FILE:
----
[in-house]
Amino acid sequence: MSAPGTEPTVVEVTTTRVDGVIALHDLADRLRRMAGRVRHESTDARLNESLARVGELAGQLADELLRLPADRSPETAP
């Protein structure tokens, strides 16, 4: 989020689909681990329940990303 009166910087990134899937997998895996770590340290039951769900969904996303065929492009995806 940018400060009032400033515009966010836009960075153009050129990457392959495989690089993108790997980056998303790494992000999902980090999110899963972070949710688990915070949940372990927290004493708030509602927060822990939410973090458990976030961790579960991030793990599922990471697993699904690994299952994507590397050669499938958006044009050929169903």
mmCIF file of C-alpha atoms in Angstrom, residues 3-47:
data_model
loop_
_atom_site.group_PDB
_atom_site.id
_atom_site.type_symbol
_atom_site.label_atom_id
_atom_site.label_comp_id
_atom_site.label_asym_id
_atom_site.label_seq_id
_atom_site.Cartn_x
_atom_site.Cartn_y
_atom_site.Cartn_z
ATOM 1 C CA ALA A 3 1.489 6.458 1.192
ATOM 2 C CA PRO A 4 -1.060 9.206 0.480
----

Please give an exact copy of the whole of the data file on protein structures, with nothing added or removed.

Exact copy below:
[in-house]
Amino acid sequence: MSAPGTEPTVVEVTTTRVDGVIALHDLADRLRRMAGRVRHESTDARLNESLARVGELAGQLADELLRLPADRSPETAP
């Protein structure tokens, strides 16, 4: 989020689909681990329940990303 009166910087990134899937997998895996770590340290039951769900969904996303065929492009995806 940018400060009032400033515009966010836009960075153009050129990457392959495989690089993108790997980056998303790494992000999902980090999110899963972070949710688990915070949940372990927290004493708030509602927060822990939410973090458990976030961790579960991030793990599922990471697993699904690994299952994507590397050669499938958006044009050929169903």
mmCIF file of C-alpha atoms in Angstrom, residues 3-47:
data_model
loop_
_atom_site.group_PDB
_atom_site.id
_atom_site.type_symbol
_atom_site.label_atom_id
_atom_site.label_comp_id
_atom_site.label_asym_id
_atom_site.label_seq_id
_atom_site.Cartn_x
_atom_site.Cartn_y
_atom_site.Cartn_z
ATOM 1 C CA ALA A 3 1.489 6.458 1.192
ATOM 2 C CA PRO A 4 -1.060 9.206 0.480